In that format you have a slide with the question, and then you can have a slide with the answer. So it’s not like a fixed thing, it’s not like there’s a way to do it right or wrongly. To me, the value is always not to be true and strict to the form, it’s the bit that comes after asking the question and saying “Oh. Well, I wasn’t expecting that answer. Why is that?” That’s probably one thing that the Twitter form lacks… Partially because like that was yesterday’s tweet; you lose interest in it. And I kind of do recognize that I’d leave the “Why is the answer 3?” for example, as a kind of like “Well, you have to go and figure that out yourself.” Perhaps it could be more effective if I did have more follow-through.
But generally, the kind of genus for asking a question comes quite spontaneously, so I’m like “That’ll fit in a tweet. I can make that into a pop quiz.”
So on a related note, I guess… When you’re making these quizzes, you said the unexpected answers, part of the appeal is it catches people off-guard and there’s something new that they’re gonna learn. Do you ever worry that you post so many of those that people just expect the unexpected with you? I mean, granted, they should be learning regardless, so it’s useful, but I don’t know if – do you ever try to throw ones in that are more obvious, just to see if people are actually paying attention?
Yeah, if there is an aspect that people feel that they’re cruel, or unfair, or attempting to catch people - that’s a personal failing on me, not on the idea of encouraging people to learn a subject more deeply through asking simple questions. That’s definitely on me. To not take all of the blame, to let you have four answers, so generally you put a wringer in there… I do try to make them not too unfair. But in saying that, almost always if you give “Doesn’t compile” or panics at runtime, some 10%-15% of people click on it, maybe because they think “Well, actually that’s invalid syntax”, or something like that.
There was a pop quiz a couple of weeks ago when I found out that there’s a hexadecimal form of floating point literals. I’m sure it has the same utility as complex numbers have in Go. I’m sure I’m gonna get some hatemail for that, but there’s a hexadecimal form of 01.5e-2 it’s some hexadecimal form. And of course, when it’s hexadecimal, you can’t use e, because e is part of the character set for hex, so you have to use p. So it just looks like line noise.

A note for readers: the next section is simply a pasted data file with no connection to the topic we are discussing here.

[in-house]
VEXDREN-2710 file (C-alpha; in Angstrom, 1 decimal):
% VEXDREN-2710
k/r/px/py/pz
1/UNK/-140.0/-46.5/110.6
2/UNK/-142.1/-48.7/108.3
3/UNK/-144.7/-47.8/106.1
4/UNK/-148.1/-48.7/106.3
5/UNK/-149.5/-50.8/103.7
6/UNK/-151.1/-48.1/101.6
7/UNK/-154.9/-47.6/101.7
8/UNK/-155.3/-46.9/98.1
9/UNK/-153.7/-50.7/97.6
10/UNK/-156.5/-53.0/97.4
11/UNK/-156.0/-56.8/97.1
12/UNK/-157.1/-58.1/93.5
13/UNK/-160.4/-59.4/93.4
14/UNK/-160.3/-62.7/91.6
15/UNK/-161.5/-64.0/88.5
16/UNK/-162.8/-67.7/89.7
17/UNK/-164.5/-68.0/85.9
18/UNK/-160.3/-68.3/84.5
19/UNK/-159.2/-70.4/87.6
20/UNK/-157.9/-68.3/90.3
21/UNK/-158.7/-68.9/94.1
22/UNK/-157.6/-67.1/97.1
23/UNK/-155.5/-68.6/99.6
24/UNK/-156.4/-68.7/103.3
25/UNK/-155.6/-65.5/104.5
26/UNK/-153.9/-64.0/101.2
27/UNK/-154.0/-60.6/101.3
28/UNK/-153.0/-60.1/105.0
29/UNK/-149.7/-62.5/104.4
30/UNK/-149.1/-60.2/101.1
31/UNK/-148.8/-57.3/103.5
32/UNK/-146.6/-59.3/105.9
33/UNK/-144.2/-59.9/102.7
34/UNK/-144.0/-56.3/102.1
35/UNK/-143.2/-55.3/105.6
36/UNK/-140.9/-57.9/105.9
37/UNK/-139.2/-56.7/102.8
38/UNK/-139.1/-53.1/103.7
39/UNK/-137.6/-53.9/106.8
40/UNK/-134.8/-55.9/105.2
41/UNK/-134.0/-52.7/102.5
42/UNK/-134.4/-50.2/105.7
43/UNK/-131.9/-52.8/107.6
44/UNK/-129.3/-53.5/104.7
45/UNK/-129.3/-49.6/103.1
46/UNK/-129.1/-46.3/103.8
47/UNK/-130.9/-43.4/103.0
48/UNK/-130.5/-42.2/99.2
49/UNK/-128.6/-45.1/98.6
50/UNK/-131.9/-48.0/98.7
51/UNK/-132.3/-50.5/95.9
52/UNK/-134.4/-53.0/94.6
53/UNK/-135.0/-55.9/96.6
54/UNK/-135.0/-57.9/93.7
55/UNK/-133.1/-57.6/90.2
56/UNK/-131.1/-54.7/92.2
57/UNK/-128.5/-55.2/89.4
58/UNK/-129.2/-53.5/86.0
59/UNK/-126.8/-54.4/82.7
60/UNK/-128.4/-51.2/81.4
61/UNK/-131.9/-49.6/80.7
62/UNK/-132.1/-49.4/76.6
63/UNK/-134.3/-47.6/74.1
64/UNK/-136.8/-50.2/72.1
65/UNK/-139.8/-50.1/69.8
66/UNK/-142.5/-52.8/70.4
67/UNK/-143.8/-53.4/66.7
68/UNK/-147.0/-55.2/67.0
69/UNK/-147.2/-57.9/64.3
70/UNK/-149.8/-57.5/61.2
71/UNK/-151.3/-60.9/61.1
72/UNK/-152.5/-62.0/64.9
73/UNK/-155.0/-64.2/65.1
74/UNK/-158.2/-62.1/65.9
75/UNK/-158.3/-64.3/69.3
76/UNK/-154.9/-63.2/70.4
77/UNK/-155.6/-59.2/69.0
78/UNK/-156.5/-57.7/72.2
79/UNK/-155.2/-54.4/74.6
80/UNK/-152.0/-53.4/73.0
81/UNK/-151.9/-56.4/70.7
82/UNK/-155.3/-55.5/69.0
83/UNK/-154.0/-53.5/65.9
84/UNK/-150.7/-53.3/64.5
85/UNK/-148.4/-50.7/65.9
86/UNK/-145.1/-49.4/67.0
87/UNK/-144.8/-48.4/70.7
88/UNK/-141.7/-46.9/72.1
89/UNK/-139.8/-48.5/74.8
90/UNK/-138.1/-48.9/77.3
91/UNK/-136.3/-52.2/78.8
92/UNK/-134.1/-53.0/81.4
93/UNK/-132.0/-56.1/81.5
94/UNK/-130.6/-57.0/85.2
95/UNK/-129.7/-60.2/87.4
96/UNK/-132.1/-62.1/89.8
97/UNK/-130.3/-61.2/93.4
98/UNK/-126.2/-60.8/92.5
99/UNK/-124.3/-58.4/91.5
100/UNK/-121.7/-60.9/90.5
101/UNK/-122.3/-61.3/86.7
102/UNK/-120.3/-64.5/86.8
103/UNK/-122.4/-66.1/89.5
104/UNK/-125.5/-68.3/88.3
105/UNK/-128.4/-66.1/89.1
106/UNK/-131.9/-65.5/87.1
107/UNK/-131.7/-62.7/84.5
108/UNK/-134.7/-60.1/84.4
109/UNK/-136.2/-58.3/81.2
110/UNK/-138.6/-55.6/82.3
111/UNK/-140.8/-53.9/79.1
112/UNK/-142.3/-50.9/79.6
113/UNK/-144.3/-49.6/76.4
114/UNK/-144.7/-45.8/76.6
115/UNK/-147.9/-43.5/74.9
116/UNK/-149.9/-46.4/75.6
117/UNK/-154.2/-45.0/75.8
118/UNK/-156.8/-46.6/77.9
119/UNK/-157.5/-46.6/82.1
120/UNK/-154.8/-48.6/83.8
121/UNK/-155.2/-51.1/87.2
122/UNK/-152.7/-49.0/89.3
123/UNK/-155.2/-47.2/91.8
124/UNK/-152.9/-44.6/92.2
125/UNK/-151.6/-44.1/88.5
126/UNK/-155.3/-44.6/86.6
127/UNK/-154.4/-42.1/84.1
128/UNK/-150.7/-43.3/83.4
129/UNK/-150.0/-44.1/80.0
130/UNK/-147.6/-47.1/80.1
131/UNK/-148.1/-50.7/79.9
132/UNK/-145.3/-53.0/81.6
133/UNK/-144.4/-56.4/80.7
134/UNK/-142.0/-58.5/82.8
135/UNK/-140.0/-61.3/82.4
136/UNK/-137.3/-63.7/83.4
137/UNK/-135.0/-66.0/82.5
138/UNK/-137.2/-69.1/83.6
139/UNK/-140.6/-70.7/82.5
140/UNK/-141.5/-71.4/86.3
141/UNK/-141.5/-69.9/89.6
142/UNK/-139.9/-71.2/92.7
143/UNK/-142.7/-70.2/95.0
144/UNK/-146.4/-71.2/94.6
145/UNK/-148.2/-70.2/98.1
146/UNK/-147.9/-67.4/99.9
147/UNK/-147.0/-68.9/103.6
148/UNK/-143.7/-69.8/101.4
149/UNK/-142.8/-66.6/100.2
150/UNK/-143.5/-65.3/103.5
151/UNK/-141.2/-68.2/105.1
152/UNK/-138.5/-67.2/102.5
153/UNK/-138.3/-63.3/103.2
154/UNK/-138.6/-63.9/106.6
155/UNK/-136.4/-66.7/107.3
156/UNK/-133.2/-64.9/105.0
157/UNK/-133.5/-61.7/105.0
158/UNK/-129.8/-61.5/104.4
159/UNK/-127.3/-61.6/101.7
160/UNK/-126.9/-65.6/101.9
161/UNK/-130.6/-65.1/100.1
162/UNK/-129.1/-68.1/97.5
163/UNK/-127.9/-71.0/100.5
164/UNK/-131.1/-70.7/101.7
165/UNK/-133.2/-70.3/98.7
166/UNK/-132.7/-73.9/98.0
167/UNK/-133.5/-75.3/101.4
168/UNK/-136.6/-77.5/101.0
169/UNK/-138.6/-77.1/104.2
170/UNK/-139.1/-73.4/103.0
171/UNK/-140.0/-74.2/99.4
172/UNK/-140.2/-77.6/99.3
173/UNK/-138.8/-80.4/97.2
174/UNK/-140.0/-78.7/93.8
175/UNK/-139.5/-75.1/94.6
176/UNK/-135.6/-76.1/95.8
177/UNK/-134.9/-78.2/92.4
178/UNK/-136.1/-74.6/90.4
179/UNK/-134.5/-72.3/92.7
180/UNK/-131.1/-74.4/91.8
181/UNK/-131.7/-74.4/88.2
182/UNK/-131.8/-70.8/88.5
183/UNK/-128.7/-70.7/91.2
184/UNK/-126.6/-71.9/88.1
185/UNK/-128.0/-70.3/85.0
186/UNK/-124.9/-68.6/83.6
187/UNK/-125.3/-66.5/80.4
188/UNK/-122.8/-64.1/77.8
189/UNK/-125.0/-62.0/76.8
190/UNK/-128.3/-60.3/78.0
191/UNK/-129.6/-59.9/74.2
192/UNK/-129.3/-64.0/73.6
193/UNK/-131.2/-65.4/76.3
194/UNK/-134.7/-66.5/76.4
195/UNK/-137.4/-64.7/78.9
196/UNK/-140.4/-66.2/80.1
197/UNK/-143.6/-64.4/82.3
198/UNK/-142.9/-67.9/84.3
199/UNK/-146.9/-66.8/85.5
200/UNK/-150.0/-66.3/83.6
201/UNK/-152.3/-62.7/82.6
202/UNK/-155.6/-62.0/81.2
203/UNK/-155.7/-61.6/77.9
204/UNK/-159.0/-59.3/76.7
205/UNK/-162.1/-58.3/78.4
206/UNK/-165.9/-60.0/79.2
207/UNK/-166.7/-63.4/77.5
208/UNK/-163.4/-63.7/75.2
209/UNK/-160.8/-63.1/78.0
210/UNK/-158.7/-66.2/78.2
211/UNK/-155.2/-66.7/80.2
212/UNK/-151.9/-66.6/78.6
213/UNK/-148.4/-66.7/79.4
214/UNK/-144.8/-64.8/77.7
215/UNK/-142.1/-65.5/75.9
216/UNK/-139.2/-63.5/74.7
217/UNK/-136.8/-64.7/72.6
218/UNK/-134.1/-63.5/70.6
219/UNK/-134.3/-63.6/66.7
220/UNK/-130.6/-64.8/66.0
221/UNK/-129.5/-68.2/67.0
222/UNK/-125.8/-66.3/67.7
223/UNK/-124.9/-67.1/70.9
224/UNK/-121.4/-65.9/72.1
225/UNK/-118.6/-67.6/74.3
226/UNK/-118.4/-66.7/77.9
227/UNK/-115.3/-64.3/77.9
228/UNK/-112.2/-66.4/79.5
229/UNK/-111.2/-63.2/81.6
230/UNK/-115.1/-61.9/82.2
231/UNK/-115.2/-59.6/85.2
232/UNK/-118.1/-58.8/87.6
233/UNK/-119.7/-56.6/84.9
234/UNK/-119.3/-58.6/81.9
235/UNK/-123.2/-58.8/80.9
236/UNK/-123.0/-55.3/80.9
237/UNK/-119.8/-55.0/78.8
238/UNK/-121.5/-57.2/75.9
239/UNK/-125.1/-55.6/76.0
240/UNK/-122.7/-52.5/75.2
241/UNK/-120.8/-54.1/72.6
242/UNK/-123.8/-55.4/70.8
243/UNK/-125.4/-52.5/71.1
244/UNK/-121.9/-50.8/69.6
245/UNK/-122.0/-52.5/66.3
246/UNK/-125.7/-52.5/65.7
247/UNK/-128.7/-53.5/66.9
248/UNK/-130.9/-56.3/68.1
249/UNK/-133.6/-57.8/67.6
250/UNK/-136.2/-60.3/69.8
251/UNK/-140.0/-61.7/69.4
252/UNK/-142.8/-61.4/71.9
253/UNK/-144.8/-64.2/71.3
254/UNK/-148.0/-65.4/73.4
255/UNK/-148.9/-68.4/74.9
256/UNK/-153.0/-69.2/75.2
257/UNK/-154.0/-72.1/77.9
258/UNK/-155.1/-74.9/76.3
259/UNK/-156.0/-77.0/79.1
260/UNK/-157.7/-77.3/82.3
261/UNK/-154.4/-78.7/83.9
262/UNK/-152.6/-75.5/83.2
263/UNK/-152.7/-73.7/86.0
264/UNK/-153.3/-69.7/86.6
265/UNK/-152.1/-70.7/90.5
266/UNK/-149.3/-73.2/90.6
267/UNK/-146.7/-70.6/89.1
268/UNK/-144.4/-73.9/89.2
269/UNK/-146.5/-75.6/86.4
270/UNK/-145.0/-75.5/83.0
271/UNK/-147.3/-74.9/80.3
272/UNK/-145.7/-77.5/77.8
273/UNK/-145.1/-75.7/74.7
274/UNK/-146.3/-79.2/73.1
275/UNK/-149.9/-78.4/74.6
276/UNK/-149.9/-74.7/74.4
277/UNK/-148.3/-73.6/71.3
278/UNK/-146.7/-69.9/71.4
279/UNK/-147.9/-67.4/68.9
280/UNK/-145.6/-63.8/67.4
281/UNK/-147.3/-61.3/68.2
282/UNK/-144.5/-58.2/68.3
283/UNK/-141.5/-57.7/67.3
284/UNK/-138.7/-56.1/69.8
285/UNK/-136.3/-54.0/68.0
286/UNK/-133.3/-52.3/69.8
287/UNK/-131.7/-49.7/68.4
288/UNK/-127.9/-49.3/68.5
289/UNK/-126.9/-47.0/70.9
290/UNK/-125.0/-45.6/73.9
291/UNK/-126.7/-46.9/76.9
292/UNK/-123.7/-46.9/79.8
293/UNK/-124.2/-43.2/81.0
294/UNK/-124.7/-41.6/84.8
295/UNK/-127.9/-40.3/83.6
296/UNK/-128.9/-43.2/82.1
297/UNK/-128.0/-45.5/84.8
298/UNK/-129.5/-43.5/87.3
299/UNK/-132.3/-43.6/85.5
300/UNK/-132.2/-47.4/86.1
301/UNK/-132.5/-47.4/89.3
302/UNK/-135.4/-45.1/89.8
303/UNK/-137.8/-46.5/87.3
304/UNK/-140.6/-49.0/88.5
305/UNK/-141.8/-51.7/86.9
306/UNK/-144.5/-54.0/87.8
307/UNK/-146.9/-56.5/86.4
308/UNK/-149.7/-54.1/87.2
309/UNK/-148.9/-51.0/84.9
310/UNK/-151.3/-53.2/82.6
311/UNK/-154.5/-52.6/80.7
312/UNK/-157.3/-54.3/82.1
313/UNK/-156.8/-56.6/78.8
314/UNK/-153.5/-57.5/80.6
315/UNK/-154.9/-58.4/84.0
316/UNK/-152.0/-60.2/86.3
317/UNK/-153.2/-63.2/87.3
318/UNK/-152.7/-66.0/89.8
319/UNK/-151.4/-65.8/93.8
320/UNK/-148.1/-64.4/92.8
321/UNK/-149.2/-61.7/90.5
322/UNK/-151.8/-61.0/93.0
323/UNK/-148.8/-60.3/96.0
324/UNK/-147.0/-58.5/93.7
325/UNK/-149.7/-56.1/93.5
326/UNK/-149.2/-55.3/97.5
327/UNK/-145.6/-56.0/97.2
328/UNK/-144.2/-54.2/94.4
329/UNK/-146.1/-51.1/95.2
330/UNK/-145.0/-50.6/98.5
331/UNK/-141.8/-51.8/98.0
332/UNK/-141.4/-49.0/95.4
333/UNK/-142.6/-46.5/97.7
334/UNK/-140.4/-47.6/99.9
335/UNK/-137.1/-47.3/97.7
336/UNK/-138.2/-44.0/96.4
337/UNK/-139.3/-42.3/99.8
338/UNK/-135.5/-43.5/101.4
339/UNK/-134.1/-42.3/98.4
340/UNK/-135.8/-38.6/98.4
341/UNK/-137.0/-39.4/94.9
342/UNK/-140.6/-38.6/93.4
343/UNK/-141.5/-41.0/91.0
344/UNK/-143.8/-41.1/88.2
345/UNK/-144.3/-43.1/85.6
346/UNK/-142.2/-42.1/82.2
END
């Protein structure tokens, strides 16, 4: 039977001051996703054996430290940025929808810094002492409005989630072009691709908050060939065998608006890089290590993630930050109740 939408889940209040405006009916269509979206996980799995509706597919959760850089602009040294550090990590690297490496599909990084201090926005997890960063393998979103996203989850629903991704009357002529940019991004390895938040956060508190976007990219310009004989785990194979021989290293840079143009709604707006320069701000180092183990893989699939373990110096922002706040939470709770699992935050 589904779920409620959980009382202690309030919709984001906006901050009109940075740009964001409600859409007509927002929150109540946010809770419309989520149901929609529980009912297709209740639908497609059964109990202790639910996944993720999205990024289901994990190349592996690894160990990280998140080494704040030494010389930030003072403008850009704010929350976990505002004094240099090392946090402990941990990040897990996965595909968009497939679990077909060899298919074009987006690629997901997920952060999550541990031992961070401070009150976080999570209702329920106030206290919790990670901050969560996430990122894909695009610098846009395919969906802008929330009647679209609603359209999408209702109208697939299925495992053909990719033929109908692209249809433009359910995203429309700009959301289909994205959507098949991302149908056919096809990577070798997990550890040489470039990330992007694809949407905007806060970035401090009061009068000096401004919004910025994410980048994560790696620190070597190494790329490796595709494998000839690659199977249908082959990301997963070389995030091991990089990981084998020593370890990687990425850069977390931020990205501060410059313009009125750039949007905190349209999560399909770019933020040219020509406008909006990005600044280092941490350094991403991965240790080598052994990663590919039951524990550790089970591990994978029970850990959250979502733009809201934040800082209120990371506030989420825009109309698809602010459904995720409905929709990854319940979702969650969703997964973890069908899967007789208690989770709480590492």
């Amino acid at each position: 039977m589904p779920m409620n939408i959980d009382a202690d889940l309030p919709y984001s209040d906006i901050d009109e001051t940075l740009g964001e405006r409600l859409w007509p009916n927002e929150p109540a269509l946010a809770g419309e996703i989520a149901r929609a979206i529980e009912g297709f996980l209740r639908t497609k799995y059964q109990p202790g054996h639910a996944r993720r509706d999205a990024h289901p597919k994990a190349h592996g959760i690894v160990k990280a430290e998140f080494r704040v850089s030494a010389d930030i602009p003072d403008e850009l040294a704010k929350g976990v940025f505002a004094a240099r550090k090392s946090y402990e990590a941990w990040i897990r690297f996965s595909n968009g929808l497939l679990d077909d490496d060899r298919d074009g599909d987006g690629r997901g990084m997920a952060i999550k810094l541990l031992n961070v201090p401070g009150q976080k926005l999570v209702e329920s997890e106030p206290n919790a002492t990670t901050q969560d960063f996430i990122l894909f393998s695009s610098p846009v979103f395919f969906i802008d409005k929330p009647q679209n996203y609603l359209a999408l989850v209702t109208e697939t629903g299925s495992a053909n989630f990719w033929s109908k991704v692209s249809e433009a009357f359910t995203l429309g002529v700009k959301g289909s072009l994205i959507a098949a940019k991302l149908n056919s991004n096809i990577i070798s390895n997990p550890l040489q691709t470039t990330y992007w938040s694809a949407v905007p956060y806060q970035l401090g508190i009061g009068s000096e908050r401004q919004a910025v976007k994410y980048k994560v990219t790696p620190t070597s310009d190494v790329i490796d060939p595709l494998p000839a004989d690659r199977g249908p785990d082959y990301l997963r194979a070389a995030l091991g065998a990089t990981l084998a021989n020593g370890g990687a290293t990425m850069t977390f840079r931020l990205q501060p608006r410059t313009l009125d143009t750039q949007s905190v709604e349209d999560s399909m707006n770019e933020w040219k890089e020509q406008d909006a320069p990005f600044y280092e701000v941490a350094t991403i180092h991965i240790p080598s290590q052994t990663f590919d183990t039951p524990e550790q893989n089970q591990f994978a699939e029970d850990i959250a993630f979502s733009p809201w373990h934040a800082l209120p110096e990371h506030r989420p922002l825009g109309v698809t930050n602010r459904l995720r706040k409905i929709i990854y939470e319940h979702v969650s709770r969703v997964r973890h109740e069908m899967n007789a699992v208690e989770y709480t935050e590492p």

So when I asked that question, it probably is quite reasonable to make one of the answers “Well, this doesn’t compile, because it’s line noise. That’ snot valid syntax.” But perhaps one of the failings to a quiz thing is that you don’t get to have another go. You click one answer and you can’t ever change your mind. But hopefully – people say “Why would you ask a question where it clearly looks like line noise on the page and one of the answers is “Doesn’t compile”? Isn’t that too easy?” So perhaps it is a little bit of that in structuring the question.
[20:03] I’ll give you another example… My friend TanTan from Japan, one of the pop quizzes he wrote for his meetup - it was two pages worth of code, and you needed to trace a variable from a function, and then it went into a map, and then he looked up the key, but it was by the wrong value, so you would get a zero value out of the map, and you returned that from a function, but actually used the name return… It actually turned out that none of that mattered, because he deliberately missed space in the go embed declaration, to make the quiz as impossible as possible. And I’ll find a link and I’ll put it in the show notes… It actually included itself, so it used go embed to embed the source code itself, and then used the length of the source code as an input to the function, and then all of this.
I went through all the work of trying to figure out what would this return… It eventually boils down to true or false. The reality is that’s not really a quiz. That’s kind of like just doing the algorithm long-hand. If you look further and you ask “Why is someone asking this question?” it’s probably because there is a more straightforward answer, and the straightforward answer was that he’d missed off – he deliberately left the space out of go embed so that the declaration didn’t do anything, so the length of the file was pointless, because he never embedded the file.
So I think part of asking the question – that seemed a little bit unfair, but you have to think, it’s usually not the obvious answer. Take today’s quiz, for example… What is the length of the string composed of the rune -1? And the answer is 1, 2 and 3. It turns out the answer is 3 for all the people who are still working it out, and the reason it’s 3 is because in the spec how I came across this was when you’re iterating over a string - and we know a string is made up of UTF-encoded characters - you iterate over it not byte-byte-byte, rune by rune. So you can come into a situation where you have invalid UTF-8. In that case, the spec clearly says that Go will return the broken rune, or something like that. It’s Unicode FFFD. So the only thing you need to remember about that is to encode 16 bits in Unicode you actually need three characters.